25 August 2014

Publishing Poetry Research

The most conventional means of making public some poetry research is to write an article in an academic journal or a chapter in an edited book. Sometimes the book may be focussed on poetry research from a specific area; the journal almost always publishes vastly more on prose than on poetry. Both can sometimes be so slack with their interest in poetry than quoted lines of verse lose their correct layout somewhere in the process. If you’re lucky, you get to waste an entire day re-inserting line breaks into quotations in a final proof; if you’re unlucky, the final proof gets ransacked after the final author check and the article is published with the verse run on as prose, making a nonsense of your analysis. The semi-live spoken predecessor of both these written forms is usually the 25- to 30-minute conference paper.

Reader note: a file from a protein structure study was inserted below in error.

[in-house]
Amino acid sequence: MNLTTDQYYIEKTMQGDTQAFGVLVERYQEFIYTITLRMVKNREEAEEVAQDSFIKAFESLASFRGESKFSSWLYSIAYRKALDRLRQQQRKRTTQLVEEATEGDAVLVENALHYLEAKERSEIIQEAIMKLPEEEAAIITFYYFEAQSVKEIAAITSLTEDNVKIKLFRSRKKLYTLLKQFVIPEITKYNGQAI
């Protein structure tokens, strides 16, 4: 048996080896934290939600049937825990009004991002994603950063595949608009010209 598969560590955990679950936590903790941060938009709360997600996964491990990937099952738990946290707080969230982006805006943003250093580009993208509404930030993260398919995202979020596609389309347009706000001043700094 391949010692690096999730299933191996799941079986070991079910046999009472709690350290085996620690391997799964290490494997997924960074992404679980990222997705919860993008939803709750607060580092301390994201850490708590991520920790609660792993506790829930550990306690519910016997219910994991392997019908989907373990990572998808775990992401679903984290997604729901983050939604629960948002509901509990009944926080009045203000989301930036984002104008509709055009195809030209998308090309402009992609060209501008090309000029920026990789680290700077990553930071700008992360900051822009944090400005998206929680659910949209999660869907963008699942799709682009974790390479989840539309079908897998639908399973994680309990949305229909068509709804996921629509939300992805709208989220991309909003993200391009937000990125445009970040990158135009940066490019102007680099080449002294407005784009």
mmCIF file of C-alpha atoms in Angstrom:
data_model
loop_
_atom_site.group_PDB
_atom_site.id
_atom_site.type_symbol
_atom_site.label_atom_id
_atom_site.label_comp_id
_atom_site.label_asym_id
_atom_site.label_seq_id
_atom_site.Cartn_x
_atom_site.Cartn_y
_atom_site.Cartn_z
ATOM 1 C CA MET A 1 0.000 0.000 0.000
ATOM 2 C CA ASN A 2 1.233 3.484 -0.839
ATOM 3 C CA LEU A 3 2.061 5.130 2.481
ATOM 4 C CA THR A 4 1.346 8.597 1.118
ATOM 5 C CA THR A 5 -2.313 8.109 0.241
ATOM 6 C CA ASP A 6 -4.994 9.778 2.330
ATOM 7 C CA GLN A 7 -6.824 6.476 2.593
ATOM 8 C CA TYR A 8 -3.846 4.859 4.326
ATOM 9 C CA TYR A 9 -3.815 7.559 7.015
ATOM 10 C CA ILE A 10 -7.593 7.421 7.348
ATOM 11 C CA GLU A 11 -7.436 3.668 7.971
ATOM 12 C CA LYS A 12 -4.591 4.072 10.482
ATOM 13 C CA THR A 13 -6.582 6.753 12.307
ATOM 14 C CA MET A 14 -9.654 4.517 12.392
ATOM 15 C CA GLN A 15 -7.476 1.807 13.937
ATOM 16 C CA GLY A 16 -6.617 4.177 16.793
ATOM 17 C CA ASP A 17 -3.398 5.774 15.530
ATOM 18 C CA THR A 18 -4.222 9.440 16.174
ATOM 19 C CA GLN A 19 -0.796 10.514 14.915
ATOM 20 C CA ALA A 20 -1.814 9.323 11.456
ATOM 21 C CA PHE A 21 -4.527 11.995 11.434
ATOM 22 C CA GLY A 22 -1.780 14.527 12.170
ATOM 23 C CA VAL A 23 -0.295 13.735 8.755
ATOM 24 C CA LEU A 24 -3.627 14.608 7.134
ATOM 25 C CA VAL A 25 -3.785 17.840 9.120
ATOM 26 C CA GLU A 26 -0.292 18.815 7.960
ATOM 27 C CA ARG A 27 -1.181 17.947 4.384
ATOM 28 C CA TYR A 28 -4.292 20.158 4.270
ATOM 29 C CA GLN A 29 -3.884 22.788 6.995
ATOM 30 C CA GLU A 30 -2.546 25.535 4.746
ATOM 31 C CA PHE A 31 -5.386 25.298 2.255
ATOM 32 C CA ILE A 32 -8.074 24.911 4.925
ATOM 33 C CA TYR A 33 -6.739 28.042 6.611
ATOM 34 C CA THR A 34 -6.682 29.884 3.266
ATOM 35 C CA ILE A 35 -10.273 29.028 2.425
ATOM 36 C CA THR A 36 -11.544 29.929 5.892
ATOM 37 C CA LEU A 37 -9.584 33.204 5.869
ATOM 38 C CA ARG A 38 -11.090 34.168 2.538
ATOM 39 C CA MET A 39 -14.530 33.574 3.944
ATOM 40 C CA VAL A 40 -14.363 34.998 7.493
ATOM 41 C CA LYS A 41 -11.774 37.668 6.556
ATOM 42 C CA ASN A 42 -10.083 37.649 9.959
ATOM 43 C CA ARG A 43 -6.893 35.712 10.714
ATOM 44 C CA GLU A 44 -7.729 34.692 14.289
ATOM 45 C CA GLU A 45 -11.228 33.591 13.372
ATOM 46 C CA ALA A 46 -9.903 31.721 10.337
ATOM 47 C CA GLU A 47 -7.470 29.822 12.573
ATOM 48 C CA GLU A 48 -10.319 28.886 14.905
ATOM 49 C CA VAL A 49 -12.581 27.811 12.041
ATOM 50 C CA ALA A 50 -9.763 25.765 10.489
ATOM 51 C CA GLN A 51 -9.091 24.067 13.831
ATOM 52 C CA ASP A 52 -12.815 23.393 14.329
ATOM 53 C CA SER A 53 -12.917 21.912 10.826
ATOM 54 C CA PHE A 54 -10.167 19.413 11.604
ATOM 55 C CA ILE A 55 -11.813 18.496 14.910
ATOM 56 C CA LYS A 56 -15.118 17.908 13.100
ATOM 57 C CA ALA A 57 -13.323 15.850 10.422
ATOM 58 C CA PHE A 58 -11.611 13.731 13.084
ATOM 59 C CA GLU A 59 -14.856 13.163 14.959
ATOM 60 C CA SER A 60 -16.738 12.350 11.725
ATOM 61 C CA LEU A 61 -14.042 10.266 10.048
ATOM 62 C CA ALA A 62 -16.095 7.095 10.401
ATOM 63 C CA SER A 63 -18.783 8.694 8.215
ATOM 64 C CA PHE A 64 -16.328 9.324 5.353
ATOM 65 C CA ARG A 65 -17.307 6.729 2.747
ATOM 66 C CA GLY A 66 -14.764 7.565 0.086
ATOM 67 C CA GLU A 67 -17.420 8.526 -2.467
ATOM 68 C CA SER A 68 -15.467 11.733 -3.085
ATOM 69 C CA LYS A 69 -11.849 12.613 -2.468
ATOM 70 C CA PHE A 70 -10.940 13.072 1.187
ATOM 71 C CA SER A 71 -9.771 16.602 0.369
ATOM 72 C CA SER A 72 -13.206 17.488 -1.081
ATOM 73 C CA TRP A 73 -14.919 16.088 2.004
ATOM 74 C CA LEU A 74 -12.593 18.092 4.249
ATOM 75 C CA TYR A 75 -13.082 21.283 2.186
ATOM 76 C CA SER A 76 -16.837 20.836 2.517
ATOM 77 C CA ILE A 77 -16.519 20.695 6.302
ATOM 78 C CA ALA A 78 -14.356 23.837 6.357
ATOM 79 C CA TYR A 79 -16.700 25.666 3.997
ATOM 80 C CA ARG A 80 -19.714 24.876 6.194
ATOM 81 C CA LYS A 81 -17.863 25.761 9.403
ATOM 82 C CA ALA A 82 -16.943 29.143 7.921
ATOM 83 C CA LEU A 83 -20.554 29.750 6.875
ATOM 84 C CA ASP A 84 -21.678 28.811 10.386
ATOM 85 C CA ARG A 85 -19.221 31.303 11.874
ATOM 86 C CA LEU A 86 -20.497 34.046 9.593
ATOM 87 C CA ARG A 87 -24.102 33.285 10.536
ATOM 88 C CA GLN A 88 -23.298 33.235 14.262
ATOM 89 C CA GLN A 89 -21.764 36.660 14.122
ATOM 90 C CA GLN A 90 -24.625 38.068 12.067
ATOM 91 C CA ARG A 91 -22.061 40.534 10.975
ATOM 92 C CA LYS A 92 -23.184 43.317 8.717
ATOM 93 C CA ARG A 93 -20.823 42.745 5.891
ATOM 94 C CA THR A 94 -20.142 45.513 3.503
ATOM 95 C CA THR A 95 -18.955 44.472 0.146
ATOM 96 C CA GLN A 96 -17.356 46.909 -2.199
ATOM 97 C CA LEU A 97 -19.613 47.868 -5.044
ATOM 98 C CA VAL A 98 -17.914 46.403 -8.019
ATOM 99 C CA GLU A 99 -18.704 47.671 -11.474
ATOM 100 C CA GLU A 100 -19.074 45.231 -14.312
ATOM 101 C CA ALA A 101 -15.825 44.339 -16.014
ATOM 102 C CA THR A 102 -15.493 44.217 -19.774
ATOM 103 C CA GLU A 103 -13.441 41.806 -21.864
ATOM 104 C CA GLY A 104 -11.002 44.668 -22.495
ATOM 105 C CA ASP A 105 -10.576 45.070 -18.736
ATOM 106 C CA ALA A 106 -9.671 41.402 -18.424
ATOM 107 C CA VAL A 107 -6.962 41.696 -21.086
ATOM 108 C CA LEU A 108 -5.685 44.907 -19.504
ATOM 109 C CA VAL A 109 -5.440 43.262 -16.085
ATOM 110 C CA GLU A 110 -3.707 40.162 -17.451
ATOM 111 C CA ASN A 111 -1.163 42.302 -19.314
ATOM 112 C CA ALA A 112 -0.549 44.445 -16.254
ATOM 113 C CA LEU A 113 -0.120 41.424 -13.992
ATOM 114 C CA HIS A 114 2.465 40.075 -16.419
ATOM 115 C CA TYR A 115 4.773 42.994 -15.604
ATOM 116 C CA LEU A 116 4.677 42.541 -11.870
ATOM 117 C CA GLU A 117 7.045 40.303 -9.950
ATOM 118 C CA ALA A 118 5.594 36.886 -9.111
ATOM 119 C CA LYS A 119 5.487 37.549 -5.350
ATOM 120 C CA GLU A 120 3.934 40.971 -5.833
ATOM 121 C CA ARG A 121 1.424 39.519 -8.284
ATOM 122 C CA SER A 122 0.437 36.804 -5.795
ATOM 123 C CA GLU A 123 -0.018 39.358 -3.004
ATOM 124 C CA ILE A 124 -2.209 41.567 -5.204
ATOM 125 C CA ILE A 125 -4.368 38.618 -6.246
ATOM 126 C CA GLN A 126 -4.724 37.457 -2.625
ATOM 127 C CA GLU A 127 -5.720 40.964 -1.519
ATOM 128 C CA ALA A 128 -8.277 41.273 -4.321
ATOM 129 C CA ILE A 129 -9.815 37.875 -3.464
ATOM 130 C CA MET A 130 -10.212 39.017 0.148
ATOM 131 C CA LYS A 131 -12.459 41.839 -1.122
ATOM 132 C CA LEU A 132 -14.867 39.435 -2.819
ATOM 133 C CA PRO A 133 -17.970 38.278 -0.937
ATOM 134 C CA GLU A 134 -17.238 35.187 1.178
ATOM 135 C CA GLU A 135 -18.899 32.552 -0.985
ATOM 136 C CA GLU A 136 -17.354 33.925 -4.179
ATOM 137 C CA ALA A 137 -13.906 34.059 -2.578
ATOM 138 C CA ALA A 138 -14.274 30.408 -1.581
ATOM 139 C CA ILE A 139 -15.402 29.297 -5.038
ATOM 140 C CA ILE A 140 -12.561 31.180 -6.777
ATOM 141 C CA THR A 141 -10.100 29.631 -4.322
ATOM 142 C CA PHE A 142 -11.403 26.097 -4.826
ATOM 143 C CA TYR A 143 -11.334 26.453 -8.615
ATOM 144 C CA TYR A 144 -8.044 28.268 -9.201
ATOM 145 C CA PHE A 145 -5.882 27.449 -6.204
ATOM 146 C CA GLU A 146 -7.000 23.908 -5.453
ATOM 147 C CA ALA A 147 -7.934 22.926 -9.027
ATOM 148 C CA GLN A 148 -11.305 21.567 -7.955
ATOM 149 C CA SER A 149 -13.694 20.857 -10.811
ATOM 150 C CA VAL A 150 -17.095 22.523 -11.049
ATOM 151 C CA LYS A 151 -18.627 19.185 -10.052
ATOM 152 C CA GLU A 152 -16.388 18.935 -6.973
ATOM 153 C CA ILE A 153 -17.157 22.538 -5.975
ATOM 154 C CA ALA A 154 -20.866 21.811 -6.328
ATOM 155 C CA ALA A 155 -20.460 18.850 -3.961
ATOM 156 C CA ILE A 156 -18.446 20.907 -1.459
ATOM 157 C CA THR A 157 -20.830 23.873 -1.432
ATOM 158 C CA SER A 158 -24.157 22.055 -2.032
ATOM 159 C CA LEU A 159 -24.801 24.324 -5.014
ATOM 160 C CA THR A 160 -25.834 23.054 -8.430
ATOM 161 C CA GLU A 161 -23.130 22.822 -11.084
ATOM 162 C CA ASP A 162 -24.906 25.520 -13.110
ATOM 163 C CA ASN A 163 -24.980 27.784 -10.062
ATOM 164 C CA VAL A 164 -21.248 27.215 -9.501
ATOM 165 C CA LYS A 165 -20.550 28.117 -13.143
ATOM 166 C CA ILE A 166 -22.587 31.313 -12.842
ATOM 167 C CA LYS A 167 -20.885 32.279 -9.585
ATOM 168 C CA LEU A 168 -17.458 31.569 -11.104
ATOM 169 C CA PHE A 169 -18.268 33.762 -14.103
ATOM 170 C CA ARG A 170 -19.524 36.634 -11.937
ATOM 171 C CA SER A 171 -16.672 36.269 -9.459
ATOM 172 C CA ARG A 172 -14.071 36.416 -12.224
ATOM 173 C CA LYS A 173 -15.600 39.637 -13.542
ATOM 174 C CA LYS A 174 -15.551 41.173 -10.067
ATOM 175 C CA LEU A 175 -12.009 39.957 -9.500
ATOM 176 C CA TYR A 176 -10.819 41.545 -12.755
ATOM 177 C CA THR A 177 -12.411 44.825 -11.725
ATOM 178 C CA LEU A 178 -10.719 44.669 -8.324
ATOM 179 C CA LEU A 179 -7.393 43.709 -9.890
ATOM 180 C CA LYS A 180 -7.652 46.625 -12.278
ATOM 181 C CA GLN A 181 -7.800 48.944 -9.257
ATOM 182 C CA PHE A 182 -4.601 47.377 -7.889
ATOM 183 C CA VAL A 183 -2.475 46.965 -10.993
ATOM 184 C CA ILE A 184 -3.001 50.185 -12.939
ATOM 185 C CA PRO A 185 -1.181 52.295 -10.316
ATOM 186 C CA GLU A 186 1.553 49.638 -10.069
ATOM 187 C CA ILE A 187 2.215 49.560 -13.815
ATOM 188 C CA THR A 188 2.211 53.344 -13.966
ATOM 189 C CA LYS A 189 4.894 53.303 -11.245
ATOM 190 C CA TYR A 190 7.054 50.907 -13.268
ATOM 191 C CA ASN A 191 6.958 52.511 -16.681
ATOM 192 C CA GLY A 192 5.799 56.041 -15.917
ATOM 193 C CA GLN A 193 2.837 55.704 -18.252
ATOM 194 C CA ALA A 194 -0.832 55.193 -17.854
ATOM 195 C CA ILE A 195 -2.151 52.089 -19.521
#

Radio is a different way of publishing. I went to give a presentation to the BBC and they gave each academic speaker a 4-minute slot. What can anyone say in 4 minutes? Out went any nodding to sources, any evidencing of points, any discussion as such. Instead I chose two big loose ideas and two mini examples and that was my four minutes spent. In the event of making the programme that I had effectively been pitching that day, I got to record over 90 minutes of spoken comments. No script, nothing like a conference paper, no scaffolding, no poetry quotations; it was strangely different to any other way I’ve made public my poetry research in the past. The outcome will be cut together some time in the autumn by the editor to make a 30-minute programme and until then I’ll wait uncertainly to see what emerges. A bit of fun or a viable means of publishing? Who knows!